Supermoon VIIRS Day/Night Band imageryThe only Supermoon of 2017 occurred on 03 December — and a composite of Suomi NPP VIIRS Day/Night Band (0.7 µm) swaths viewed using RealEarth (above) demonstrated the “visible image at night” capability of that spectral band. A VIIRS instrument is also part of the payload on recently-launched JPSS-1/NOAA-20.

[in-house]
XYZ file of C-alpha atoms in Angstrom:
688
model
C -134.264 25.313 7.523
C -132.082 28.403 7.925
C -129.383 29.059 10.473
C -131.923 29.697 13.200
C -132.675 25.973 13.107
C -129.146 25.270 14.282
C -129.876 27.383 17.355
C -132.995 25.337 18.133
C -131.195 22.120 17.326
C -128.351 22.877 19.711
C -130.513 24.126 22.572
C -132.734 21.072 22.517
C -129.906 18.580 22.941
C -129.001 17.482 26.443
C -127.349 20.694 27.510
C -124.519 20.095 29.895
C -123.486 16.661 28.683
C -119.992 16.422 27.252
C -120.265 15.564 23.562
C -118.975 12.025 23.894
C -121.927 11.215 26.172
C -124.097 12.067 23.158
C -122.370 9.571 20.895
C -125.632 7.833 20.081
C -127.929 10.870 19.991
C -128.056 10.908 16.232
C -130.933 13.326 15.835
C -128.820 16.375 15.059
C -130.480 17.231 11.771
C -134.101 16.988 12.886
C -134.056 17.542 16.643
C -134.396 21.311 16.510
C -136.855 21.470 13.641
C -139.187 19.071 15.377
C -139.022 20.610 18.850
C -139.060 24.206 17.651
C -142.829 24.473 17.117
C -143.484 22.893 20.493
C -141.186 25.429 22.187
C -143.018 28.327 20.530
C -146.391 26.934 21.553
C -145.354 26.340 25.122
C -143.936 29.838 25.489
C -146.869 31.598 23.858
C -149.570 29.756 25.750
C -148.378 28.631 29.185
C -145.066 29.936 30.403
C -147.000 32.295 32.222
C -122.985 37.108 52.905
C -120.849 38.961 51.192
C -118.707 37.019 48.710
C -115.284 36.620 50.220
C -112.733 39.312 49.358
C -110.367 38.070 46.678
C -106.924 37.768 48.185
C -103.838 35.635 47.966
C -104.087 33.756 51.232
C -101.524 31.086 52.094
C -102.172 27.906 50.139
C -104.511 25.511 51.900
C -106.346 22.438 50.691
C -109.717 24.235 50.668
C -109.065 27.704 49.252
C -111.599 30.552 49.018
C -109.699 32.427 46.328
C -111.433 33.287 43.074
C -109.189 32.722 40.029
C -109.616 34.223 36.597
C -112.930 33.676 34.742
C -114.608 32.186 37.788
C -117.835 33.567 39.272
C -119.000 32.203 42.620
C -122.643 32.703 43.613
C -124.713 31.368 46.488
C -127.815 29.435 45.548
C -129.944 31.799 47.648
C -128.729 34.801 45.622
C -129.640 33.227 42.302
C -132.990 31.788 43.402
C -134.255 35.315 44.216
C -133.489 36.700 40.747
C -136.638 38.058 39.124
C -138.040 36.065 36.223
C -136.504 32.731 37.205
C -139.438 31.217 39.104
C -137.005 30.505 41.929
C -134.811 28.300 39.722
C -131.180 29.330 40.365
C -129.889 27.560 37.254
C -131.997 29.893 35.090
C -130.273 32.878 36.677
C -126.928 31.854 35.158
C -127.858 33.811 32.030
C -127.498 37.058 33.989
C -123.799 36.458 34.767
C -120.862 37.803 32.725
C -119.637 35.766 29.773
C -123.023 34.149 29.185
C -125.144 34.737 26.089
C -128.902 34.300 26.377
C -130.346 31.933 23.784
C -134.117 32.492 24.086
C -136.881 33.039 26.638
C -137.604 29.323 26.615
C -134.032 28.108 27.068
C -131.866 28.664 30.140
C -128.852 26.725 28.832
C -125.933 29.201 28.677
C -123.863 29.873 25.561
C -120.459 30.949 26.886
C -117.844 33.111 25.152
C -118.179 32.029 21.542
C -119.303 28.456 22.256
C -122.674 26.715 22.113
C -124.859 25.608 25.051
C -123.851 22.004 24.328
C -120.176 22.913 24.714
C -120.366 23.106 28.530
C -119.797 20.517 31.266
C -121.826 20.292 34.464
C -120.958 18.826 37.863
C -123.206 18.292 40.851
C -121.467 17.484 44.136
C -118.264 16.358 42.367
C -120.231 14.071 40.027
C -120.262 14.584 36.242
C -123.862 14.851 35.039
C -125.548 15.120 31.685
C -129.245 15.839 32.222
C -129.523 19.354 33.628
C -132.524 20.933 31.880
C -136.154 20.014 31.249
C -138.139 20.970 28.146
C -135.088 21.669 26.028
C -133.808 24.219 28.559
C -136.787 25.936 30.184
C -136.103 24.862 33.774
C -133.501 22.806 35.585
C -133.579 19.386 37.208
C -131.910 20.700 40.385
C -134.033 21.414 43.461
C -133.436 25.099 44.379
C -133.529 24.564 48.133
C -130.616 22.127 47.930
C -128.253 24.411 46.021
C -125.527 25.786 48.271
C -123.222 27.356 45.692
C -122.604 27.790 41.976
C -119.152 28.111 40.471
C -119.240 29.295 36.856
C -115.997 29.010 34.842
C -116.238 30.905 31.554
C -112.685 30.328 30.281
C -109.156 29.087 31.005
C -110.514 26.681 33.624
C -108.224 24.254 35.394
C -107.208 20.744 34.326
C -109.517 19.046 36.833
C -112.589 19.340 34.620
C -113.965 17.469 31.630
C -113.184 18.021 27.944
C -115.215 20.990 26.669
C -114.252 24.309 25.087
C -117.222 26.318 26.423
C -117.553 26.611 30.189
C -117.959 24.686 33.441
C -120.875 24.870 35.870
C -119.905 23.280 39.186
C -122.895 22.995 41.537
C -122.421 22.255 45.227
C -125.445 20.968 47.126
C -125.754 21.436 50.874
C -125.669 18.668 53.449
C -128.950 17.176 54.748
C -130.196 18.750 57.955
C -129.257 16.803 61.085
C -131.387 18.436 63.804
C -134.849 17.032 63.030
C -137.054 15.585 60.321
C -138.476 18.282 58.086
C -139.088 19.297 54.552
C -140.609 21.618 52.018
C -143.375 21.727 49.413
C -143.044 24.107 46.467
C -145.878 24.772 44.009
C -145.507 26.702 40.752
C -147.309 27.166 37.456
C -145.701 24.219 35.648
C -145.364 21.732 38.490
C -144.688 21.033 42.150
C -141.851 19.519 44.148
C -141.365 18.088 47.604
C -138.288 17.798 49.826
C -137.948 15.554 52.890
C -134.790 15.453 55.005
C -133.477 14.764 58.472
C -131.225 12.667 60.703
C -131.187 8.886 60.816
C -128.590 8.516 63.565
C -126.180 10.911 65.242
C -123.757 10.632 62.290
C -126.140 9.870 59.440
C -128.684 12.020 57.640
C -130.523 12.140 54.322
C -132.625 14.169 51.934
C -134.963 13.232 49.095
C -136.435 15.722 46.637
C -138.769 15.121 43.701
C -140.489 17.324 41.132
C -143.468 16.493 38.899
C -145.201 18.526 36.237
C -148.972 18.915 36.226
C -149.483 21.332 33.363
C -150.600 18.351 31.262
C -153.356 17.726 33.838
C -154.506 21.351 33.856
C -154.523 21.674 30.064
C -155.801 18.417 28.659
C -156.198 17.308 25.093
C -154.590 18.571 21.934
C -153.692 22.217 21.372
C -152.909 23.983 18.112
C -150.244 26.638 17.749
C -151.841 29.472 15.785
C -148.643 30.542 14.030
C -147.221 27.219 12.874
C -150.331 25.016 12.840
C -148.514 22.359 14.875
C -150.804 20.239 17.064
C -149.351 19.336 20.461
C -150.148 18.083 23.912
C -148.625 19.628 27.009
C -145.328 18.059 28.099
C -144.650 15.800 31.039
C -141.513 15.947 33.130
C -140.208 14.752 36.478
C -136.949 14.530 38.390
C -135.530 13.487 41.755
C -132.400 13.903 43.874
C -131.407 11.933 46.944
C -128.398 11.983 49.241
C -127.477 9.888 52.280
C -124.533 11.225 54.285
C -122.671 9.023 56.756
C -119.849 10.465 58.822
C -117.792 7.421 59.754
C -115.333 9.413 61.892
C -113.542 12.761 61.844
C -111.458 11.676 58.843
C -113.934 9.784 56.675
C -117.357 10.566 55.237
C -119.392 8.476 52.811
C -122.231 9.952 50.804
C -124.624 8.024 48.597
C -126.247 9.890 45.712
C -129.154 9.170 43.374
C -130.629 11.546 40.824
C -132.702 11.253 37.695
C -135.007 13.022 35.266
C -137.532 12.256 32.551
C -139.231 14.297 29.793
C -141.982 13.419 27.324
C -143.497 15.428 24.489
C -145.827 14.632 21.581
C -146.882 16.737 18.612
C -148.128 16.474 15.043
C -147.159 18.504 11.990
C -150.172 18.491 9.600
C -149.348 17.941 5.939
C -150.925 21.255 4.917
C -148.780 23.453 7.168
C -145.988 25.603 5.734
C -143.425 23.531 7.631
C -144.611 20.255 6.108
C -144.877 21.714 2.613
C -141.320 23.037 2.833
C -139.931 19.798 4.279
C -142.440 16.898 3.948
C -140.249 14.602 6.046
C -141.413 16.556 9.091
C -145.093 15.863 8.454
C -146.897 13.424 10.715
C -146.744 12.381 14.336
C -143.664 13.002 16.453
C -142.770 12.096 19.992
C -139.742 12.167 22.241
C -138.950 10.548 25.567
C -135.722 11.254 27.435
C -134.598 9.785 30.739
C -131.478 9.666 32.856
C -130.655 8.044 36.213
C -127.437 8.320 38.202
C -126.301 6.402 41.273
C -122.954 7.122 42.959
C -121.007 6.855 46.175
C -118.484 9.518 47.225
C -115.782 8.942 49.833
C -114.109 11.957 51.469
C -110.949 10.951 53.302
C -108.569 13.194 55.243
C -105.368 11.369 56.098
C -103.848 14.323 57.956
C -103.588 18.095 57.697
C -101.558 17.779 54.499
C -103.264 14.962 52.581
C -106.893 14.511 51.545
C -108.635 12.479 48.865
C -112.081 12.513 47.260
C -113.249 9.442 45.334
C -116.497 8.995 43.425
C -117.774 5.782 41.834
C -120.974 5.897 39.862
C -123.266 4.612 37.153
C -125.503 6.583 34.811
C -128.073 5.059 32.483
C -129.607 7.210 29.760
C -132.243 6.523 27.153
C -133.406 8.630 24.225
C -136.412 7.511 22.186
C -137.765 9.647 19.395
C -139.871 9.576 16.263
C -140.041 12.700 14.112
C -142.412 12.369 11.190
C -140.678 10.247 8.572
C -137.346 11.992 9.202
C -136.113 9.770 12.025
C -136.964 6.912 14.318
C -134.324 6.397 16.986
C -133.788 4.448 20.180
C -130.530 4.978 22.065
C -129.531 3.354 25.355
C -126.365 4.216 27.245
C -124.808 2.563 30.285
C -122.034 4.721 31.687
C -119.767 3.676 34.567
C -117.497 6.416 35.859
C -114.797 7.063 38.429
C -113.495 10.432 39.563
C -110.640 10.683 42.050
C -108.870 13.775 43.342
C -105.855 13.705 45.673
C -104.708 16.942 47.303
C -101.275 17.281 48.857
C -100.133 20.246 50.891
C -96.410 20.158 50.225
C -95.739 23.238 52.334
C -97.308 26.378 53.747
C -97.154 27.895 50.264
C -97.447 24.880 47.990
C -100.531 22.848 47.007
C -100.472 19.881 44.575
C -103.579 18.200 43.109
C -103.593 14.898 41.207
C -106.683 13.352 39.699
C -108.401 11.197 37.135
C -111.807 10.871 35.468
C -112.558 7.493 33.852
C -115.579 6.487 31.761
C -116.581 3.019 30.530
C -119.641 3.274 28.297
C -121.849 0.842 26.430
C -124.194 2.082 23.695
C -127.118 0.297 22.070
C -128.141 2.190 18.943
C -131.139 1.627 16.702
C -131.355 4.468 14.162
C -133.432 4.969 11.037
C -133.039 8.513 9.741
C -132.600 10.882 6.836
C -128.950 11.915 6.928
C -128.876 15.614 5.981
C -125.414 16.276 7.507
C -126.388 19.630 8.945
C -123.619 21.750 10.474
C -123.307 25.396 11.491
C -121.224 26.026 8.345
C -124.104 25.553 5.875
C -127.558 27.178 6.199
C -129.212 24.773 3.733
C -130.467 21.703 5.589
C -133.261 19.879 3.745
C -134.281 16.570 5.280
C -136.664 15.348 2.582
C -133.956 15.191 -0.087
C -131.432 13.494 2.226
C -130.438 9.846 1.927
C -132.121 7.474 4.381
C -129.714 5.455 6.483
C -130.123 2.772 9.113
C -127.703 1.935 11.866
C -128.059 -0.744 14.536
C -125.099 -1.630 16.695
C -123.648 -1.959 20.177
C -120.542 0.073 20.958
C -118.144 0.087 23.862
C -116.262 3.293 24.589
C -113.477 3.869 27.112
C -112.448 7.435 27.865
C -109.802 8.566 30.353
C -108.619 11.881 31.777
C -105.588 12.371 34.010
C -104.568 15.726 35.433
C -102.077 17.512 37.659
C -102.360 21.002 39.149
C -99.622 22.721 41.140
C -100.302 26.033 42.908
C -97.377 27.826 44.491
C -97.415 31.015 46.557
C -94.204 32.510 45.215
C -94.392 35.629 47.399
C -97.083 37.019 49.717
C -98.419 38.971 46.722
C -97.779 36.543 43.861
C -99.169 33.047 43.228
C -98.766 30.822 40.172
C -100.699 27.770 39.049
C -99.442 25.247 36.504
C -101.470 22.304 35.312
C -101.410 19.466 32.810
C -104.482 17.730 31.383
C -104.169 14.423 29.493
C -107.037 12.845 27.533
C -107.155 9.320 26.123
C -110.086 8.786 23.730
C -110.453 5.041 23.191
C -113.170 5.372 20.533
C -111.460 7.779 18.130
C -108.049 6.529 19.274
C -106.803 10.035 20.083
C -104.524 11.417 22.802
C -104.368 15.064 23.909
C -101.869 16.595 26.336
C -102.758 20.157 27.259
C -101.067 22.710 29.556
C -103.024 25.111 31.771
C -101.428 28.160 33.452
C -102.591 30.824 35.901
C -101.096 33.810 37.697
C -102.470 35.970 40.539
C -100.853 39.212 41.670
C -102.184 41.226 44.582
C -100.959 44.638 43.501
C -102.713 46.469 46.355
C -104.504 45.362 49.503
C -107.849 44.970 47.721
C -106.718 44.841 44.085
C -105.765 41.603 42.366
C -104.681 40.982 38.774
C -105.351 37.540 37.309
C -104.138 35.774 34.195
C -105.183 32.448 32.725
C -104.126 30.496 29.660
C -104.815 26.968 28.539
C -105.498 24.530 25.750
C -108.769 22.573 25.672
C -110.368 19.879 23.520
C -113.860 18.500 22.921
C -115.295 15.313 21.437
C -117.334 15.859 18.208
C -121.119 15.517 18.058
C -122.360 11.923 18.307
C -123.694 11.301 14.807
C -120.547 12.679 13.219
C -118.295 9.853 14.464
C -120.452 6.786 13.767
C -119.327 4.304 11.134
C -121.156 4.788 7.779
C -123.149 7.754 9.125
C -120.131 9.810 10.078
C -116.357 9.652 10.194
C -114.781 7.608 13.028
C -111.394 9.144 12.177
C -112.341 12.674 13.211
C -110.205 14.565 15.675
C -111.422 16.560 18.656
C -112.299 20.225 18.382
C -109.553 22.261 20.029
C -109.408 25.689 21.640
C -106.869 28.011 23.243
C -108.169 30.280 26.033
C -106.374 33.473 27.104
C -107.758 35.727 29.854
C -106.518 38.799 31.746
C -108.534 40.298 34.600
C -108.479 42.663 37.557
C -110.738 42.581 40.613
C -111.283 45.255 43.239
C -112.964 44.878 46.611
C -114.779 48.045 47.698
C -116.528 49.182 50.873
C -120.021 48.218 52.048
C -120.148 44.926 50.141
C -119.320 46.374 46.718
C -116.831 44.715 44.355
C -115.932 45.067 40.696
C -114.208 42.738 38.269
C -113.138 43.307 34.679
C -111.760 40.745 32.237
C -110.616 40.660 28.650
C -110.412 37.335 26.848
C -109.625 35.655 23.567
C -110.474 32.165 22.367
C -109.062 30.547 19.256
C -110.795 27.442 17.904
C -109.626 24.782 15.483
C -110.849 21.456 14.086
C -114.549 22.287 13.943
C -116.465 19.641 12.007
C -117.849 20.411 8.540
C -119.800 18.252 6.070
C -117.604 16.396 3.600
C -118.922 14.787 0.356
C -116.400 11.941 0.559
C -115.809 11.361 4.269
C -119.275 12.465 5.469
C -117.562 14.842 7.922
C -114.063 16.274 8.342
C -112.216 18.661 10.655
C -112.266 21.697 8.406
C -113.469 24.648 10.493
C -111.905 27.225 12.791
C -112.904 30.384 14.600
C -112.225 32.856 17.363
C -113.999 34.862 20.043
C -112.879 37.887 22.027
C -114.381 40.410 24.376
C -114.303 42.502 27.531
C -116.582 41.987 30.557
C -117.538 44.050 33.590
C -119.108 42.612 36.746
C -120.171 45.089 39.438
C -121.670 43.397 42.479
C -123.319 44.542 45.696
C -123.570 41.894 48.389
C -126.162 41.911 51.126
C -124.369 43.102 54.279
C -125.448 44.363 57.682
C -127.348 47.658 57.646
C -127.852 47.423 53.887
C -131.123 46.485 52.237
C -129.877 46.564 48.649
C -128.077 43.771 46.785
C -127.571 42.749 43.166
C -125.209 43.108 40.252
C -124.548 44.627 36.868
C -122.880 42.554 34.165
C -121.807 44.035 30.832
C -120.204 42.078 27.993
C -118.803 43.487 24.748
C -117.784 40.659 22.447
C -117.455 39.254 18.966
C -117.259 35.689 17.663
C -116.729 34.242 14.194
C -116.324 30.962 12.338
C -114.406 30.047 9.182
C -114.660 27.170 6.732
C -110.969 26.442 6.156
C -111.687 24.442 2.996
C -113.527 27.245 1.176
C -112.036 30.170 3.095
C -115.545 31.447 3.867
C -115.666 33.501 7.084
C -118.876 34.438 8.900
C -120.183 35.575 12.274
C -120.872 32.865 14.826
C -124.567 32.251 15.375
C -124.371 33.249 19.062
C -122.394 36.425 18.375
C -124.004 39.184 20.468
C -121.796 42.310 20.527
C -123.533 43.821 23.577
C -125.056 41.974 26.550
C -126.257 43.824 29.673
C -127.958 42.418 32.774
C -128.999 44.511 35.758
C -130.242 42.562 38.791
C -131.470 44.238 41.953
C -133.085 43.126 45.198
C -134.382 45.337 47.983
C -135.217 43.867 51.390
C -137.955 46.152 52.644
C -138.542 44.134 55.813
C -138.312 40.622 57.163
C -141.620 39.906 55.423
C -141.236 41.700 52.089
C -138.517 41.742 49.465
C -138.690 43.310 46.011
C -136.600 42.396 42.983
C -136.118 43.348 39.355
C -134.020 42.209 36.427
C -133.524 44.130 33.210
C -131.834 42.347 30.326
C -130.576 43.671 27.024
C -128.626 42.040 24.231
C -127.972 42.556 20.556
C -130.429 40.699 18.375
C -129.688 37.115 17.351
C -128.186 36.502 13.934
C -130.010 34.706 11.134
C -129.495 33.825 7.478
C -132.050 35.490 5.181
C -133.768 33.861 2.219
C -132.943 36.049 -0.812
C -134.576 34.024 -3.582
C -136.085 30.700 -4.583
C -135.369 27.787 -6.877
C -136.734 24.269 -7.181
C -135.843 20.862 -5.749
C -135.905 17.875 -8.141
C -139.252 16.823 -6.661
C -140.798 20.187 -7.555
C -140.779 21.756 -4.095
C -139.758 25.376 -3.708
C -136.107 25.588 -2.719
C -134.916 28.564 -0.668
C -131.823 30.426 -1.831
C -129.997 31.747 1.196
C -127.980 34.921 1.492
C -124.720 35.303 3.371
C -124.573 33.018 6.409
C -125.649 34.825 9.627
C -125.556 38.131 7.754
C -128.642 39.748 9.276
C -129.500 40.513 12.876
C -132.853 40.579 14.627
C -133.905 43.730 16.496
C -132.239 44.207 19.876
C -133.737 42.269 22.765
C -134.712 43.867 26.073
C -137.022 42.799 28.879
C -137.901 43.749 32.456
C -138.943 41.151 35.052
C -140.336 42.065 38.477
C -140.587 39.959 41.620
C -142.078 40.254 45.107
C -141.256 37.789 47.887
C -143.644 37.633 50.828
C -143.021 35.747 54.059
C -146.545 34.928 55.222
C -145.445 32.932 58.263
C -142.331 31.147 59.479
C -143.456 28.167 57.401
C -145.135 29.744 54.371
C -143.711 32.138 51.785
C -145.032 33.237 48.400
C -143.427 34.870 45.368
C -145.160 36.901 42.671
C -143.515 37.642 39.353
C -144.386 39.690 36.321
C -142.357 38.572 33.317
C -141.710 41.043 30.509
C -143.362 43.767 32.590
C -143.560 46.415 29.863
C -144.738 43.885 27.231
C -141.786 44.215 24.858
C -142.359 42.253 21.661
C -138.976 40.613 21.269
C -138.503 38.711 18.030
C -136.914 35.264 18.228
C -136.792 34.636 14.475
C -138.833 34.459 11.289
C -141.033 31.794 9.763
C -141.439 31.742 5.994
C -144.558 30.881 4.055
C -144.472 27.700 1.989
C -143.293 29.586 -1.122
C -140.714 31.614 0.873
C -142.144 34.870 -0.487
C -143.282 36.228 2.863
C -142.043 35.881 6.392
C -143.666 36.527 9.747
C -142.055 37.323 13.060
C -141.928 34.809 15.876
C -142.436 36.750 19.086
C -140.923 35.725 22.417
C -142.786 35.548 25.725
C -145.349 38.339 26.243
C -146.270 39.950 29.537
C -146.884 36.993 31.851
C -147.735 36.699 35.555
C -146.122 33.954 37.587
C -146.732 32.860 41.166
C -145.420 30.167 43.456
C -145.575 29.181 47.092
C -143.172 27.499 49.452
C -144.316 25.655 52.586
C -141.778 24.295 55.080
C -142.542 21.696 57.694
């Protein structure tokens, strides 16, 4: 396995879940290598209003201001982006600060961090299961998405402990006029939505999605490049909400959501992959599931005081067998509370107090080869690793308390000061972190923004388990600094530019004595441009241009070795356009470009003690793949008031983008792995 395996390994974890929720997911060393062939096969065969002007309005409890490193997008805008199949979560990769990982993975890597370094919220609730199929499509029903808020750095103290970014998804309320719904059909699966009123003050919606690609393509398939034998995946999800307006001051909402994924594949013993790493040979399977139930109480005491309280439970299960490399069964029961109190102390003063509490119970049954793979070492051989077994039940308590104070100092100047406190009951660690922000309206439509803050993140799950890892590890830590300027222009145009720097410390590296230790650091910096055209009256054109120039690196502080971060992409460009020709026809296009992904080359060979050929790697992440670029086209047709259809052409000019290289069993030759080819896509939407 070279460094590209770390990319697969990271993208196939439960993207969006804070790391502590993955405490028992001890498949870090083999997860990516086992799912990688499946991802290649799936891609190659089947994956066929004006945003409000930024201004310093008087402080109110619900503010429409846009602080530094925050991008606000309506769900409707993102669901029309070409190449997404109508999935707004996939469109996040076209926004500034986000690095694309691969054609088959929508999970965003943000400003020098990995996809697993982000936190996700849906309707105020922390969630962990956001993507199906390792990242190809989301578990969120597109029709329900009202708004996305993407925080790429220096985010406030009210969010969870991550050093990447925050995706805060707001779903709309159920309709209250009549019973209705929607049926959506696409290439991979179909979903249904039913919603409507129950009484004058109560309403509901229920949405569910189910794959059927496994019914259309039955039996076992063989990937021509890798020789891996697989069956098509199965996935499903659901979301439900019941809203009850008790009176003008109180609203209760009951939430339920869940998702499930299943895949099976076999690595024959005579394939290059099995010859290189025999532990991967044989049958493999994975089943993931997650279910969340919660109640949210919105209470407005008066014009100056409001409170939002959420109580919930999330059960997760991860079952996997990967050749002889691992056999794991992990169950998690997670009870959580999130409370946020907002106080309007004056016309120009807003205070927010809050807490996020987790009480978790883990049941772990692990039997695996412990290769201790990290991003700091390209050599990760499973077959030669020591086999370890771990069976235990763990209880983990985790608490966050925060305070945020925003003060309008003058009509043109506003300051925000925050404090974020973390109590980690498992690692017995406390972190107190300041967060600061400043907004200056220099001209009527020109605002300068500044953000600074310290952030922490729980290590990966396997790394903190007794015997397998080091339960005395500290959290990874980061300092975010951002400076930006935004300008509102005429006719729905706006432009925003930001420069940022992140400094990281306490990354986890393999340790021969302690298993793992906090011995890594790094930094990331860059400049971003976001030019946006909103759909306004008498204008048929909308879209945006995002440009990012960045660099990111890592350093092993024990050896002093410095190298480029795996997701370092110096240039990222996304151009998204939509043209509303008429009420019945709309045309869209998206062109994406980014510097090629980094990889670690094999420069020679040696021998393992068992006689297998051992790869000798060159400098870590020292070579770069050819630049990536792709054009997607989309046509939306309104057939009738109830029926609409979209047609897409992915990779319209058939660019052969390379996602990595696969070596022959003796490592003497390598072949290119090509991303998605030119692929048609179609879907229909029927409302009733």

A few examples providing closer looks using VIIRS Day/Night Band (DNB) imagery are shown below, beginning with the western portion of an Atlantic storm that had been producing Gale Force winds during the previous 6-12 hours.A toggle between Day/Night Band (0.7 µm) and Fog/stratus Infrared Brightness Temperature Difference (11.45 µm – 3.74 µm) images, centered over the Southeast US (below) showed widespread areas of fog and/or stratus The brighter fog/stratus features were generally brighter on the DNB image.. Another toggle between DNB and Fog/stratus Infrared Brightness Temperature Difference images, this time centered over Minnesota, Wisconsin and the UP of Michigan (below) revealed snow cover that was much below average for the date — especially across the UP of Michigan. Finally, a toggle between DNB images from consecutive overpass times (0935 and 1116 UTC), showing small clusters of rain showers moving inland along the coast of Oregon and far northern California (below). Because of the wide scan swath of the VIIRS instrument (2330 km), there are times when the same area will be imaged during 2 consecutive overpasses.